With two entries on hand, Hong Kong director Wong Kar-Wai and his cinematographer, Christopher Doyle, were among the more prominent talents on view in the 35th New York Film Festival. Fallen Angels, which Kino International releases in the US in January, is a 1995 omnibus film shot by Doyle with liberally employed wide-angle lenses and a neon palette. Happy Together, the more recently completed work, tells the impressionistic story of two bickering lovers (Tony Leung Chiu-Wai and Leslie Cheung) adrift in Buenos Aires.
Alternating between black and white and vibrant rainbow colors, Doyle (profiled in the July 1997 issue of Lighting Dimensions) finds the perfect visual counterpoint to the film's torturous-to-ecstatic mood shifts. Much of Happy Together unfolds in a cramped, claustrophobic room the squabbling men share, so Doyle says he was constantly looking for new places to set up the camera--in the closet, under the bed. In a Wong Kar-Wai/Doyle collaboration, there is no such thing as invisible technique; the active camera, saturating filters, and changing frame rates are an inseparable part of the film's fabric. Happy Together was released last October by Kino International.
Other highlights of the festival, held September 26 through October 12 at Lincoln Center, and sponsored by the Film Society of Lincoln Center, included the opening night feature, Ang Lee's The Ice Storm, and the closing selection, Pedro Almodovar's Live Flesh. The former, set in suburban Connecticut in 1973, was shot in wintry gray colors by Frederick Elmes, and climaxed with the stunningly lit phenomenon of the title. It was released by Fox Searchlight Pictures last September. The latter, which MGM's Goldwyn Films will distribute in early 1998, is an unusually subdued work, with DP Affonso Beato contributing images of more depth and texture than is customary for Almodovar.
Alain Berliner's Ma Vie en Rose (My Life in Pink), a movie that would undoubtedly be dear to the Spanish director's heart, is the charming Belgian story of a seven-year-old boy who longs to be a girl. In the most outlandish scenes, he even fantasizes a candy-colored utopia presided over by a popular Barbie-style doll. Cinematographer Yves Cape shot this bittersweet film, released by Sony Pictures Classics in December, with an abundance of forgiving soft light.
Another end of the spectrum was represented by the dank Deep Crimson, Mexican filmmaker Arturo Ripstein's telling of the same murderous tale that inspired The Honeymoon Killers (1970). The earlier version was black and white; Deep Crimson is shot by Guillermo Granillo in a nearly sepia-toned color, with only the red of the coldhearted heroine's dress and the blood of the victims to puncture the monochromatic images. New Yorker Films released the movie on a limited basis last October.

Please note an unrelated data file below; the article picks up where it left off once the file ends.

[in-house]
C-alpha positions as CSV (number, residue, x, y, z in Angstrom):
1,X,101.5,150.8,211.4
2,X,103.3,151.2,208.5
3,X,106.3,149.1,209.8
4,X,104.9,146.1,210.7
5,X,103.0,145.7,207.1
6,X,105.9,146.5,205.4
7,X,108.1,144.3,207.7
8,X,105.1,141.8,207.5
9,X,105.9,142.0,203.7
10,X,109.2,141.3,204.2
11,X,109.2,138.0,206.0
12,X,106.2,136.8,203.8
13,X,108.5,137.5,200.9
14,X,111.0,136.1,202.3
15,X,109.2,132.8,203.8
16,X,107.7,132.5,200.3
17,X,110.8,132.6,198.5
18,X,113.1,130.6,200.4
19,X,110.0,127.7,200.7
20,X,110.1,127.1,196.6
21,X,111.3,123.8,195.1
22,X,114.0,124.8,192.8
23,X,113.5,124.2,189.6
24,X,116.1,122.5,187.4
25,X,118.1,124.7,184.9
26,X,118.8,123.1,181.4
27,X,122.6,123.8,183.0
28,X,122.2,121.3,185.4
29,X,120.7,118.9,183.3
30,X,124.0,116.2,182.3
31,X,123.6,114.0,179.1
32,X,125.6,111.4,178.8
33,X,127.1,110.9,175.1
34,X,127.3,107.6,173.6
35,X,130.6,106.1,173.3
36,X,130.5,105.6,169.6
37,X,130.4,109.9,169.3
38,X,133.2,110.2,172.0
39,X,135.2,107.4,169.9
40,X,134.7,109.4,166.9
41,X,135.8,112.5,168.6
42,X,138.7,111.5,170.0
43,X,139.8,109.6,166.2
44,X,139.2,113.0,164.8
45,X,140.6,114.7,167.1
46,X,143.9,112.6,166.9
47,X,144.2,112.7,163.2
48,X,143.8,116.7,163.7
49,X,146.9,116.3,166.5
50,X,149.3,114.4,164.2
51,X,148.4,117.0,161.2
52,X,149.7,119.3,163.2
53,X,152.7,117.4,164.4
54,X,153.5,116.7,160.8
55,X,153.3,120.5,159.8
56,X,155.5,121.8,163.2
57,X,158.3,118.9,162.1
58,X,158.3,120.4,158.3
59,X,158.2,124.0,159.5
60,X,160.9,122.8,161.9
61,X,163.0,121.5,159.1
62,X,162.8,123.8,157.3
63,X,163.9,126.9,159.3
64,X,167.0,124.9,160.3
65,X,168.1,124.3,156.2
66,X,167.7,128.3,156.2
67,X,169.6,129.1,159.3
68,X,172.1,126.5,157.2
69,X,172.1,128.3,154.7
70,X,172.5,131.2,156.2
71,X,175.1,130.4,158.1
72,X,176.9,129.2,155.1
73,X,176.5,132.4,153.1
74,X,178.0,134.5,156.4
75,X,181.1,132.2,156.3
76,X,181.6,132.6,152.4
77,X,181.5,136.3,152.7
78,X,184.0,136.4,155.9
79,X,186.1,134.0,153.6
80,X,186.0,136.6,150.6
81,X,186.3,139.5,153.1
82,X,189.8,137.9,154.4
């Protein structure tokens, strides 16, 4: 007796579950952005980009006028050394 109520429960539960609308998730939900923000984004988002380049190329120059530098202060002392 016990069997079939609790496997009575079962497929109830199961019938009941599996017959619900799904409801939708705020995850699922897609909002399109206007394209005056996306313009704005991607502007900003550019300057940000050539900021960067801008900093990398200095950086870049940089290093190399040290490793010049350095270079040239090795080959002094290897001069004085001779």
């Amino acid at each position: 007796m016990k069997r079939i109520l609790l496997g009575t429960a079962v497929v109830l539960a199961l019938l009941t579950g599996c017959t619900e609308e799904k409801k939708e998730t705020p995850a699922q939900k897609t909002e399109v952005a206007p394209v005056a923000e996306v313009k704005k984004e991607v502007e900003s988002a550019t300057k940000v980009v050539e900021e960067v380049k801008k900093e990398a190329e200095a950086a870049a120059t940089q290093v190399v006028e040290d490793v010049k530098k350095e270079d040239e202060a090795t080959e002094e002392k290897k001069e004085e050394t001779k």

Upcoming films that screened at the festival include Richard Kwietniowski's Love and Death on Long Island, starring John Hurt in a career-capping performance. Cinepix Film Properties will release the movie, photographed by Oliver Curtis, in the first quarter of 1998. Also opening soon in some US theatres is Iranian filmmaker Abbas Kiarostami's Taste of Cherry, the contemplative study of a man considering suicide, shot mostly in closeups and long takes by Homayon Payvar. This winner of the Palme d'Or at the 1997 Cannes Film Festival will be distributed by Zeitgeist Films.
The festival included both relatively high-profile studio movies, like Paul Thomas Anderson's Boogie Nights, an exhilarating ode to the 1970s porn industry (released by New Line Cinema) shot with great style and widescreen vitality by Robert Elswit, and challenging movies like Japanese director Takeshi Kitano's Hani-bi and Egyptian director Youssef Chahine's Destiny, that do not yet have American distributors. Documentaries ran the gamut from Errol Morris' Fast, Cheap & Out of Control, a bizarre potpourri shot in a variety of formats by Robert Richardson, to Frederick Wiseman's Public Housing, photographed by John Davey in the pure, straightforward Wiseman style.
There were also the festival sideline special events, which encompassed an avant-garde program, part two of Lars von Trier's TV medical horror series The Kingdom, and Jim Jarmusch's Year of the Horse, a Super-8 documentary about Neil Young and Crazy Horse that was distributed to theatres by October Films. And there was a restored version of D.W. Griffith's 1921 classic Orphans of the Storm, presented with live orchestral accompaniment at Avery Fisher Hall. The French Revolution, as enacted by Griffith, the Gish sisters, and a team of cinematographers including the great G.W. "Billy" Bitzer, came to breathtaking black-and-white and tinted life again.